Now, this is just one extra trip for everyone around the board and it may not add too much time to the game, but it does give most players an extra $200 before properties are purchased.  Although some unlucky souls will collect bills and taxes during this free trip; and this creates financial imbalance to all players before the properties go up for sale.

Both the order of play and the financial inequity can be remedied by simply implementing the Monopoly Auction.

Free Parking Rule

Another Monopoly House Rule that a lot of people implement is the Free Parking Lottery.  Often times the money that is collected through taxes, fess, and other expenses are often placed in the middle of the board. 

Then when a player lands on the Free Parking space they take the money. 

In addition to this, another variation of this house rule requires the bank to start this pot with $500 after the money is collected.  This makes the Free Parking Lottery even greater.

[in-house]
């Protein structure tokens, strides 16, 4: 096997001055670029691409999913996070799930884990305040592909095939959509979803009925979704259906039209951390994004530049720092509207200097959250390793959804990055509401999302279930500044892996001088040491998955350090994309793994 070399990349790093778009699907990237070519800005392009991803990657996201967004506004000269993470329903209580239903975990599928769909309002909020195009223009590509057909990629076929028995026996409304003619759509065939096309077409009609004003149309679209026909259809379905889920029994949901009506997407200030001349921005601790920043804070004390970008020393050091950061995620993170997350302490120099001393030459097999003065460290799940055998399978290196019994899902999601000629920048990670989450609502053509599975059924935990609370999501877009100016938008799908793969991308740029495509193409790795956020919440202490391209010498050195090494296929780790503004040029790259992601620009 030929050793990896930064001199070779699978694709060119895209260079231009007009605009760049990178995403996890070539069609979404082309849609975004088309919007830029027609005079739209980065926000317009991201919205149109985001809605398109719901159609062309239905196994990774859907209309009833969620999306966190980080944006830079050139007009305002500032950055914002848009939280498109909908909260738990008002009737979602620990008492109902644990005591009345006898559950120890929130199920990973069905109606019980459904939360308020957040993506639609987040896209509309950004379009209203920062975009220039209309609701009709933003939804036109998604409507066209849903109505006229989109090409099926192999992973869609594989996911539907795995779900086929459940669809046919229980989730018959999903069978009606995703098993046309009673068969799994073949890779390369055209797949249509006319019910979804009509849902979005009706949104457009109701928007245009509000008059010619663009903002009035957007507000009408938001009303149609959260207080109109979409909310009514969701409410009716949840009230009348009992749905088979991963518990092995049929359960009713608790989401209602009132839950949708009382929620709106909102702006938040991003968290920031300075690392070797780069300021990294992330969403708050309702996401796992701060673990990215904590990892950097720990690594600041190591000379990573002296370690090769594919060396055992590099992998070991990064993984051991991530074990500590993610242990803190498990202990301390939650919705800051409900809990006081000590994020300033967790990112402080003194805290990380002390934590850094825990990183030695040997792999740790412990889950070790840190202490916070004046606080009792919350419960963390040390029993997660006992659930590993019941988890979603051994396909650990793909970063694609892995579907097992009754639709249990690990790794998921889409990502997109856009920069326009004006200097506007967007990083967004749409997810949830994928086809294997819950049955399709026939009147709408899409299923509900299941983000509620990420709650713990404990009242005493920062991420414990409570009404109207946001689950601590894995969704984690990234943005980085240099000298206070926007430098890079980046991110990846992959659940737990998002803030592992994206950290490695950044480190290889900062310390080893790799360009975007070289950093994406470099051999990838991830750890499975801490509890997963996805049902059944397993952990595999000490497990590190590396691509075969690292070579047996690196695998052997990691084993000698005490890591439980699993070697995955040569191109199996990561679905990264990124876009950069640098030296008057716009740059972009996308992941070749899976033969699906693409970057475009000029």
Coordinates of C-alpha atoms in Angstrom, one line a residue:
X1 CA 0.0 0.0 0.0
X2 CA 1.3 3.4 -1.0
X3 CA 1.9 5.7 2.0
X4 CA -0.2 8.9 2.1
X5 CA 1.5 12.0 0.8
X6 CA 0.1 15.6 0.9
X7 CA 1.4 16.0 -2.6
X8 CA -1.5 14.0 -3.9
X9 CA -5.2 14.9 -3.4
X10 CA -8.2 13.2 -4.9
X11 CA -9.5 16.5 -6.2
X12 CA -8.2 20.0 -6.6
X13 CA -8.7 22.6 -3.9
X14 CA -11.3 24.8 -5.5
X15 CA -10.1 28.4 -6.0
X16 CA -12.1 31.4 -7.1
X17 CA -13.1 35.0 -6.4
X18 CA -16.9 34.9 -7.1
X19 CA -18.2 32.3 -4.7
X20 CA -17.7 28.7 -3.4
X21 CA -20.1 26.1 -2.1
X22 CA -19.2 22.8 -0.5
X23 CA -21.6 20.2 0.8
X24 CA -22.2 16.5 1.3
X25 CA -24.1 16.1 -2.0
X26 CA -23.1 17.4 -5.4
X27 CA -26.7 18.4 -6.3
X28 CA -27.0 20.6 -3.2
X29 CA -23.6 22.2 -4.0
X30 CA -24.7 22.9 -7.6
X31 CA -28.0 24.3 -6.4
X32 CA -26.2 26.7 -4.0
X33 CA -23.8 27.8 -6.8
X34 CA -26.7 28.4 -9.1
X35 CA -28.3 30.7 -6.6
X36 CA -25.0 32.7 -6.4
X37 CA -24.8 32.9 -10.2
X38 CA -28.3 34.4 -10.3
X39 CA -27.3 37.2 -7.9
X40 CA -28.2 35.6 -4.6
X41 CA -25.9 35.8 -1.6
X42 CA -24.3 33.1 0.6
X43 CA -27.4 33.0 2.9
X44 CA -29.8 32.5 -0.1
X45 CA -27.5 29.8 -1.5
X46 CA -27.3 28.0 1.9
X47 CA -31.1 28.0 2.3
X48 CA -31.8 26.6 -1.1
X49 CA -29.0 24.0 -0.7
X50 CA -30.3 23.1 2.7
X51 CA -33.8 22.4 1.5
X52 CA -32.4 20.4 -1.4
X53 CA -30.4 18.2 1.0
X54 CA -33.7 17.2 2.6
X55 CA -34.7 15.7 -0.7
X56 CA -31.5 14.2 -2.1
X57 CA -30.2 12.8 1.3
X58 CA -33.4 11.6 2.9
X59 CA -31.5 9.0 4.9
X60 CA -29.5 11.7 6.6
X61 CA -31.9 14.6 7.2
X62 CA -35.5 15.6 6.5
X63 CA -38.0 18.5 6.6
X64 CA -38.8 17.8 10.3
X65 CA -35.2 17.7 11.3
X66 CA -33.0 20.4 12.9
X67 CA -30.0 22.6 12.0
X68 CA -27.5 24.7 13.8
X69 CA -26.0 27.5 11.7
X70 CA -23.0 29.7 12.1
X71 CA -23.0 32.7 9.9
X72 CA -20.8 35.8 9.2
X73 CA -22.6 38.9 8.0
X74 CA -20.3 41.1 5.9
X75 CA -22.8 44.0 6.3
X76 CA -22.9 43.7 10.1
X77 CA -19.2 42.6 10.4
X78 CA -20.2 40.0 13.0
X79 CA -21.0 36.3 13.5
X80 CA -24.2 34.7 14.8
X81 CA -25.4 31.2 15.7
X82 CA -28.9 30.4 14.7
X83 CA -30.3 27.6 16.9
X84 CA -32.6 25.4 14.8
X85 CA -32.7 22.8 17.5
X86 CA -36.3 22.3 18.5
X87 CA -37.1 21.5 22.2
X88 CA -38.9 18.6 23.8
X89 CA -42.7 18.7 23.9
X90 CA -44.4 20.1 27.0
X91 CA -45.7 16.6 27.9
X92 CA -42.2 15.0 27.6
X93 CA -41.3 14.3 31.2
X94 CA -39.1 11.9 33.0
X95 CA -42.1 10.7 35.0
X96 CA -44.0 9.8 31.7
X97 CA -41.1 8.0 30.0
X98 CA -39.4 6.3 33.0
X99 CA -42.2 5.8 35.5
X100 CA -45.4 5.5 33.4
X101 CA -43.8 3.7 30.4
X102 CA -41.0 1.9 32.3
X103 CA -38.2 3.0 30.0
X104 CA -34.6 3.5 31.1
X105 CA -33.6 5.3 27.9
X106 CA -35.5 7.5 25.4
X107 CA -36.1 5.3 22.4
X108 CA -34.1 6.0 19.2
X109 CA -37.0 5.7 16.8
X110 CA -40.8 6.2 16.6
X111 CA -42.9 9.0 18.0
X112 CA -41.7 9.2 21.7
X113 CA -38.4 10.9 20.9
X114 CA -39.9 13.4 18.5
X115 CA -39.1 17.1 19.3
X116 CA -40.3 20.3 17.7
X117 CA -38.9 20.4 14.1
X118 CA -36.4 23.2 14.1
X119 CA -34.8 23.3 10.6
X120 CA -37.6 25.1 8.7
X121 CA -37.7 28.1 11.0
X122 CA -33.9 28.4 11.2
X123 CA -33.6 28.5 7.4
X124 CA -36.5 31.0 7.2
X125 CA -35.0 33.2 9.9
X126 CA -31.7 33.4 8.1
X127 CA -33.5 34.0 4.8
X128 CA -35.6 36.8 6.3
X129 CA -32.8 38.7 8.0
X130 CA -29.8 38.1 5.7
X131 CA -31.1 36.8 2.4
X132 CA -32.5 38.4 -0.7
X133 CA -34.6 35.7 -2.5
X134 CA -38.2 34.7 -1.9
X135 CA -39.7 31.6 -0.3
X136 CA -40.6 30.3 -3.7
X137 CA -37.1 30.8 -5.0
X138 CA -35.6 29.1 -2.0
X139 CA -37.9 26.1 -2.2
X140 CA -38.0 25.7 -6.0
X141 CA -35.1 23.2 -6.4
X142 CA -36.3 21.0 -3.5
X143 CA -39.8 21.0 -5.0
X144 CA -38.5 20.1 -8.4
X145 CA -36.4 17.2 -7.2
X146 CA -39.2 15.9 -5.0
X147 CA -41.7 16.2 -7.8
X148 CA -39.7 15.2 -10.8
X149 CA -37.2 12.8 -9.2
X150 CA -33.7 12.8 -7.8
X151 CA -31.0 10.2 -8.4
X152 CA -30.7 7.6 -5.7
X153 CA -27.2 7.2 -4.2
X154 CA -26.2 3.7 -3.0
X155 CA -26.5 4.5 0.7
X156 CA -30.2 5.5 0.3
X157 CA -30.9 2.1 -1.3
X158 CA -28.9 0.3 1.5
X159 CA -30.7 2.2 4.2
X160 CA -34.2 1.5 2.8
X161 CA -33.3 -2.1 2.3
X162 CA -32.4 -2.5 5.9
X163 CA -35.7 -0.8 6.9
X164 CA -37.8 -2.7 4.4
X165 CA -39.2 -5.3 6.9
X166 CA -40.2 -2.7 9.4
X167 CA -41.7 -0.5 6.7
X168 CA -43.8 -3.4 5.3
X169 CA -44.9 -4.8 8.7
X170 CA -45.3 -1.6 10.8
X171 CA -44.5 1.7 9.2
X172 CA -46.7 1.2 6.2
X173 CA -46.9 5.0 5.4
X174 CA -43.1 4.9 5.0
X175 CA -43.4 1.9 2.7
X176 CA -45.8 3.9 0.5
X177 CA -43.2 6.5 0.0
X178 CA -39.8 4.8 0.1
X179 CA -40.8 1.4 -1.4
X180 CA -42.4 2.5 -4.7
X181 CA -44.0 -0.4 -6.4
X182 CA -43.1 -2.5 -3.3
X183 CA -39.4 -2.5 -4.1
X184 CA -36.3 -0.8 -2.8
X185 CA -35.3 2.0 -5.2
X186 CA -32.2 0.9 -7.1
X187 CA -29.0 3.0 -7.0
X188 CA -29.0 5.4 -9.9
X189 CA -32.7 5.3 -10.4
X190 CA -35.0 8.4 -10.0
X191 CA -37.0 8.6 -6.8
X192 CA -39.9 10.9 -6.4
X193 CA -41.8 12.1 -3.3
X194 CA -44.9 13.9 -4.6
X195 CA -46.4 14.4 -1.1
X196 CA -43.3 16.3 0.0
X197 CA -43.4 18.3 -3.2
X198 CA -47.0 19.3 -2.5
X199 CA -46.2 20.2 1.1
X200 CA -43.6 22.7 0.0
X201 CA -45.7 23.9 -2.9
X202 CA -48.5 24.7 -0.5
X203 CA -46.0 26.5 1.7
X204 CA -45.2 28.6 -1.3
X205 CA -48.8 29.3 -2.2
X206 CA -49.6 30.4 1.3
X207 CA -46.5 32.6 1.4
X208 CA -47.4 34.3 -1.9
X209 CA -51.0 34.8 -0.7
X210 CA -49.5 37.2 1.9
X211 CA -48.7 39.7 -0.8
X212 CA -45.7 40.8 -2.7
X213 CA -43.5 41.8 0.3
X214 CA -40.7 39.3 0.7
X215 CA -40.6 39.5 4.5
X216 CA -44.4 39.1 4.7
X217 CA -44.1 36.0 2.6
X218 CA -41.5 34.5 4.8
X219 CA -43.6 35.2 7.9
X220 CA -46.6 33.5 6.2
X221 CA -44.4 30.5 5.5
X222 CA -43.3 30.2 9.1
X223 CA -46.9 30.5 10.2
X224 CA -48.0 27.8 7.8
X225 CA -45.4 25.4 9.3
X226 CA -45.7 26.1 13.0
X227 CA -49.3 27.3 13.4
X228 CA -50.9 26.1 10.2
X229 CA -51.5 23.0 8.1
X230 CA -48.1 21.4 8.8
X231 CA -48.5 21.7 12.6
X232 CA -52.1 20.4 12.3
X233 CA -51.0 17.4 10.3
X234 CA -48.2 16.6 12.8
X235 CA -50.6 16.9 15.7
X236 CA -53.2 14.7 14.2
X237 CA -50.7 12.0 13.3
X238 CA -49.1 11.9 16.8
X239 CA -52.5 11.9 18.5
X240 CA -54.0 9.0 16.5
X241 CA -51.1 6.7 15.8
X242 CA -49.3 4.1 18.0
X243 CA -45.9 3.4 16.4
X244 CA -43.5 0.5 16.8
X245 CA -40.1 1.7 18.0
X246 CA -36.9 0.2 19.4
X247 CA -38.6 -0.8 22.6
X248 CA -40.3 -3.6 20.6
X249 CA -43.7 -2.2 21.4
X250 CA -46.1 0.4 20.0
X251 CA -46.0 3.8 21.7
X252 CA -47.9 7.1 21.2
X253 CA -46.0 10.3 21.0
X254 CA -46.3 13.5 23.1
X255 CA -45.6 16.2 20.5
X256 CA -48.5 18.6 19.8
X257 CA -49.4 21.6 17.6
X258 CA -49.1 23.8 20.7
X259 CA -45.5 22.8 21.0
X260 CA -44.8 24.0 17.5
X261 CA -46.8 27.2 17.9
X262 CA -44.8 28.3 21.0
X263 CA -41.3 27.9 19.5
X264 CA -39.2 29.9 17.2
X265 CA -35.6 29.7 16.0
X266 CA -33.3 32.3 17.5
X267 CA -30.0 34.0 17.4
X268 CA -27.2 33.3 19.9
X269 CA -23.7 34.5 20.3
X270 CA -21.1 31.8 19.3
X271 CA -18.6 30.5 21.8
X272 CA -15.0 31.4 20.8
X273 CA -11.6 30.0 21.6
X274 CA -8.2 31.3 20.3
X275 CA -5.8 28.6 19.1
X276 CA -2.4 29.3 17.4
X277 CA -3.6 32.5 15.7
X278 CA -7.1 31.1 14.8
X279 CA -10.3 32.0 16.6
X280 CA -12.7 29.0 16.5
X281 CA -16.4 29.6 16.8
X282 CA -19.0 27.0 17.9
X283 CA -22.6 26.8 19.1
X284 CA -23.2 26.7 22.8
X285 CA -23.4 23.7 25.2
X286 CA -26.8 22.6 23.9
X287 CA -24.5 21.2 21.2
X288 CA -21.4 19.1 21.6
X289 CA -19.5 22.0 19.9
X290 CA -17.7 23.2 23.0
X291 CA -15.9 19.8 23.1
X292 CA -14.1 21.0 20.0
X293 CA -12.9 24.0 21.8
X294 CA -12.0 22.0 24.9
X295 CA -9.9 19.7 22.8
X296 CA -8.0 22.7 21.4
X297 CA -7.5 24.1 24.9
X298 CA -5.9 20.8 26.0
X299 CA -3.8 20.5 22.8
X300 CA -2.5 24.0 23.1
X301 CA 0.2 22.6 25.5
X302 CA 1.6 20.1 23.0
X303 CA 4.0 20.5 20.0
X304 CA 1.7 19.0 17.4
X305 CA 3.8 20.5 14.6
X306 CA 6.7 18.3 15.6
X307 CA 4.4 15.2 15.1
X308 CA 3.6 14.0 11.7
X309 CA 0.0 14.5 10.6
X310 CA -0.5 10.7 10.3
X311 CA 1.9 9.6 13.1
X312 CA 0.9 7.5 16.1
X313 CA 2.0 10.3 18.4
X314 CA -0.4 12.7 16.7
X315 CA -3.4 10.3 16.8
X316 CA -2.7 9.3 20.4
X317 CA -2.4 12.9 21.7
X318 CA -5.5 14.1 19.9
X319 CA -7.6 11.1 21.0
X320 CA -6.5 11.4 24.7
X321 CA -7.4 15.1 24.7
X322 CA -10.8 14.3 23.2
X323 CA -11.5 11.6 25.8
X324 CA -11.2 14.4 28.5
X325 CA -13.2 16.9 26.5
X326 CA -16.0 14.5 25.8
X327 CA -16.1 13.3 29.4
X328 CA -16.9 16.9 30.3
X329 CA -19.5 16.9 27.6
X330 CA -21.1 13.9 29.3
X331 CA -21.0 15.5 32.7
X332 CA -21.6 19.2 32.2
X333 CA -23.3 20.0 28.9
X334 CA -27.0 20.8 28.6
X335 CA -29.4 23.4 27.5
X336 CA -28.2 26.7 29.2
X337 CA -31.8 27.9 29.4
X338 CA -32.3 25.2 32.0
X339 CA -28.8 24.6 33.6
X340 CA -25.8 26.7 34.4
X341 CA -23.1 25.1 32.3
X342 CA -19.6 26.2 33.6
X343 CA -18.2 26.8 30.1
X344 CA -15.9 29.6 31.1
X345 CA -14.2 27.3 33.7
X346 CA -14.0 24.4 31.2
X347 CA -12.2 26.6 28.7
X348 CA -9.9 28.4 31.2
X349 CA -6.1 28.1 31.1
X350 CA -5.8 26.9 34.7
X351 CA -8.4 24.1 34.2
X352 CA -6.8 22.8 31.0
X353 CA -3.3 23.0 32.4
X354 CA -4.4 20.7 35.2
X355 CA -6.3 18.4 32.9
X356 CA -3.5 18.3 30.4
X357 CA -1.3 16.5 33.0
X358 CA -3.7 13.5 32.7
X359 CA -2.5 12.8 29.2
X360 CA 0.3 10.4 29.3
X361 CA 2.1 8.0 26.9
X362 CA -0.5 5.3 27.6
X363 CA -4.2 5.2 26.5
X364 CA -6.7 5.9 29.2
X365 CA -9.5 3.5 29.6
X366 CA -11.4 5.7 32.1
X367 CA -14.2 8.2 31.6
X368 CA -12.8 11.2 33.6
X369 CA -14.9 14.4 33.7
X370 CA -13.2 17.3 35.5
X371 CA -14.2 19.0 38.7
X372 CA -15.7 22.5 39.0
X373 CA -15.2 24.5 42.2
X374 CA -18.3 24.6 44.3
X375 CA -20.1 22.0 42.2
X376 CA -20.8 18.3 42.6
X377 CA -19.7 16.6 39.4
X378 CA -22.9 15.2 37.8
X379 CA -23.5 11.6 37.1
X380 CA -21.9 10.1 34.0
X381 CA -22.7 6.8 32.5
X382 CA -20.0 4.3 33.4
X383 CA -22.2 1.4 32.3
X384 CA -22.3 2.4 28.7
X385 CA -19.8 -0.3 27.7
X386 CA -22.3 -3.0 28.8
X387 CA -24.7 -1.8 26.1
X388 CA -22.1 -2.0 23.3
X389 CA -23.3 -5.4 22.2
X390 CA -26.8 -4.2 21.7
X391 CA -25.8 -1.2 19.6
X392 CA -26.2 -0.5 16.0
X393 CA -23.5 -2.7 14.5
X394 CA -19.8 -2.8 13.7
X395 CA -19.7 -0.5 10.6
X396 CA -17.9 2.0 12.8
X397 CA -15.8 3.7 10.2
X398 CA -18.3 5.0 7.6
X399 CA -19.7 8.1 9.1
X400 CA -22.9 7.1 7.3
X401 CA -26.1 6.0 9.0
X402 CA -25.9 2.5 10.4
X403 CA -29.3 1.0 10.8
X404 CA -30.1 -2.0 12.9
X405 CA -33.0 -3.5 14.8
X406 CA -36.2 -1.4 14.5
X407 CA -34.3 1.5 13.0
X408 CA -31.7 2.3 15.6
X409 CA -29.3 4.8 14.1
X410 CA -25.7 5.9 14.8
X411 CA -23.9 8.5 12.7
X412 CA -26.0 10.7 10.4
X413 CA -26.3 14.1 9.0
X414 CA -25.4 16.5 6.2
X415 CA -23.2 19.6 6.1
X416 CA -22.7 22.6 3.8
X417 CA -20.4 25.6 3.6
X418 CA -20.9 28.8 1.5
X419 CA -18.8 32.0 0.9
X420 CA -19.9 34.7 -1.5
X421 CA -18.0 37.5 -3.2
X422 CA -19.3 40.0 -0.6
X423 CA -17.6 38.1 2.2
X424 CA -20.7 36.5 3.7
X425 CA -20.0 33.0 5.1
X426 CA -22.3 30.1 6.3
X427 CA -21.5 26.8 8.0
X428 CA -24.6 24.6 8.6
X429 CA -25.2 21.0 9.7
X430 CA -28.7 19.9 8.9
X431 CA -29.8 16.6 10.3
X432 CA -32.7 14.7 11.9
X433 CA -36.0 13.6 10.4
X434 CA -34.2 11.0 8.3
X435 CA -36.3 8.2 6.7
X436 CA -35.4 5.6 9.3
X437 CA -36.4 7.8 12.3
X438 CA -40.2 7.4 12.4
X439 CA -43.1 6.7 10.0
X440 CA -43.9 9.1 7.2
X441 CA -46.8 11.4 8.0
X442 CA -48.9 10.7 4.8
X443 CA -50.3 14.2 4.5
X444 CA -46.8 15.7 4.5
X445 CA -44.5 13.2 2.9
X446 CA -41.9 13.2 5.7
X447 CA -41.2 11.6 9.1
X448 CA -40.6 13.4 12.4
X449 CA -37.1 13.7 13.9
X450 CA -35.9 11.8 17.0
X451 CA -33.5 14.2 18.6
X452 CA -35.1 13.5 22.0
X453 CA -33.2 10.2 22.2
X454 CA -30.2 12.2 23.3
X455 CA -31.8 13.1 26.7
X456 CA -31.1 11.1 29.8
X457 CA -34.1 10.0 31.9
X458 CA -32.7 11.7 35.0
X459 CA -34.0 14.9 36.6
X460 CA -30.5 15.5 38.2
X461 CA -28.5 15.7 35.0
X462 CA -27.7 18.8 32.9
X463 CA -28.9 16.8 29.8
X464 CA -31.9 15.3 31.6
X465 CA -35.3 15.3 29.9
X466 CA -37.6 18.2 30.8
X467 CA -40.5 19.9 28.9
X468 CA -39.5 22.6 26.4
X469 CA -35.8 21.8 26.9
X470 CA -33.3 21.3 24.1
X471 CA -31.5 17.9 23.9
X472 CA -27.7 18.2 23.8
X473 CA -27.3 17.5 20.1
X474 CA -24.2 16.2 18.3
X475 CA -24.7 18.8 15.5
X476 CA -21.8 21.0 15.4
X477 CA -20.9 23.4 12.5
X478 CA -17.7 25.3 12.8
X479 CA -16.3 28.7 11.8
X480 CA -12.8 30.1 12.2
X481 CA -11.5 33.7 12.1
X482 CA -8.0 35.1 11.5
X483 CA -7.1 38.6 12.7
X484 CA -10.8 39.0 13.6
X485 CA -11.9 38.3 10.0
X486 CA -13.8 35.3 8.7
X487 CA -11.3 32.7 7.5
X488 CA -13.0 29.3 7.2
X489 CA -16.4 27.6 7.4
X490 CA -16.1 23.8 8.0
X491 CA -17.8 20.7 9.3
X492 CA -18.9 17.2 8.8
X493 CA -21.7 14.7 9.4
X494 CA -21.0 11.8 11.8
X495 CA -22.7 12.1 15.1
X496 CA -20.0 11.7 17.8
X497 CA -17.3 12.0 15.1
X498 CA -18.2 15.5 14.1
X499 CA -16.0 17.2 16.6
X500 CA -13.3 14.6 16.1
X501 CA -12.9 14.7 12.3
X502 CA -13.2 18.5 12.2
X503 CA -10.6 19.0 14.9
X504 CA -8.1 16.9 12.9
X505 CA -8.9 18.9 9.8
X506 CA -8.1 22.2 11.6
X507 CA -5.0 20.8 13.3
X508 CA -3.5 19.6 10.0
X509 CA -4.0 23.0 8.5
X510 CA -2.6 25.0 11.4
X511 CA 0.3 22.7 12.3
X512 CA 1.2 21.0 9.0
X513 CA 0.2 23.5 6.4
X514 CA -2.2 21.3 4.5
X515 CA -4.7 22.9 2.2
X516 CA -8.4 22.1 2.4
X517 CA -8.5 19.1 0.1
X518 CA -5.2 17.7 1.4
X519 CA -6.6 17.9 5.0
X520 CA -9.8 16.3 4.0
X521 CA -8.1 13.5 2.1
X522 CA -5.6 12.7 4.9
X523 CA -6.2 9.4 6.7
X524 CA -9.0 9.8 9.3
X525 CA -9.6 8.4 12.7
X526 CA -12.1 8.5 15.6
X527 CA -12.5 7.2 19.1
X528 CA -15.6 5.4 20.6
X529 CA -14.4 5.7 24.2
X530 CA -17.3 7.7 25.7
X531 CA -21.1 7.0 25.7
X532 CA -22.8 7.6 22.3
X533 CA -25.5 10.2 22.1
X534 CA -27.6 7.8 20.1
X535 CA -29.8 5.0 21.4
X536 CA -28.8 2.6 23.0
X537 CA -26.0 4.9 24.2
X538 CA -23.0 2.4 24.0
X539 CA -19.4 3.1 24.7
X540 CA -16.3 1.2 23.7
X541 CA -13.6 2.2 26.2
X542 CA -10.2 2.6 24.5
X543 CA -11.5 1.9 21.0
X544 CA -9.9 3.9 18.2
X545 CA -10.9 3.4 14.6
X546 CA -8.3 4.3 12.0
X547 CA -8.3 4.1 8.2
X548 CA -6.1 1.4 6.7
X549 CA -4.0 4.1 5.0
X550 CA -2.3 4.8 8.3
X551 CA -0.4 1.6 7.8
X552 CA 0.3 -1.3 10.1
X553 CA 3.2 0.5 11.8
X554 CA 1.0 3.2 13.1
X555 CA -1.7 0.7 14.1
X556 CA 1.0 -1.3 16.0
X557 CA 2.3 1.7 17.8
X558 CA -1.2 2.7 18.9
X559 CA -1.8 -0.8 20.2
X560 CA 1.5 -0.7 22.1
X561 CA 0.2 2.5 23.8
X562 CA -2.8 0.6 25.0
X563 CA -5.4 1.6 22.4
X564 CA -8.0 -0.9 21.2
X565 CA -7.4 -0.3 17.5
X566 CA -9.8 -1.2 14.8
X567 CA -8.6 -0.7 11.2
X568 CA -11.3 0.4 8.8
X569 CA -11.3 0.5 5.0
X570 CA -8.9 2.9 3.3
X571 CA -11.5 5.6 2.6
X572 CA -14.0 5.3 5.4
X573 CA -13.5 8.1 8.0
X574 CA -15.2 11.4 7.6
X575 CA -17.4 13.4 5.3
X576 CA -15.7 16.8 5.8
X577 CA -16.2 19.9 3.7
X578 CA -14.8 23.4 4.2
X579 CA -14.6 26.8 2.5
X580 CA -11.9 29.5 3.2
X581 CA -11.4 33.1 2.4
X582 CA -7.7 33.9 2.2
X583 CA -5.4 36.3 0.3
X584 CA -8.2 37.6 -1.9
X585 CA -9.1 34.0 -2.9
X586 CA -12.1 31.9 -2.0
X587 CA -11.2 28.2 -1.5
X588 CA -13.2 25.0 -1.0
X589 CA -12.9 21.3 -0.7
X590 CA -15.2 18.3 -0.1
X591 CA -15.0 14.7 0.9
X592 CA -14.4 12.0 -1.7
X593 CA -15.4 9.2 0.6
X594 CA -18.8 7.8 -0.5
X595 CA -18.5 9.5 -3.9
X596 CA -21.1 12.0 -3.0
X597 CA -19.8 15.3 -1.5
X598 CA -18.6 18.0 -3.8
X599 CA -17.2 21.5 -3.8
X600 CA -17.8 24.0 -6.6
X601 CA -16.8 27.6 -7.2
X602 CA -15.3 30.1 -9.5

Fun (Now or Later)

I’ve played Monopoly with this rule and it is certainly a lot of fun when you are the fortunate player to land on this property and you all of sudden get a windfall of money.  At first glance you may be asking, what is the big deal? And why are you even concerned about implementing a fun little “lottery” rule?

The main problem with this rule is that it introduces a lot of “unearned” money into the game and the amount of this money depends on how frequently players fall on the Free Parking spot.

Remembering that one of the major complaints about Monopoly is that the game just takes too long to play it is important to understand that this seemingly harmless Free Parking lottery is a main culprit.

Players who should go bankrupt a long time ago never do because they continue to collect “unearned” money which allows them to continue to pay their bills, thus lengthening the game.

So if you want to have fun in the future and find willing participants in your next Monopoly game do away with the Free Parking rule and quickly bankrupt players as designed.  This will ensure that your next Monopoly game won’t go all night long.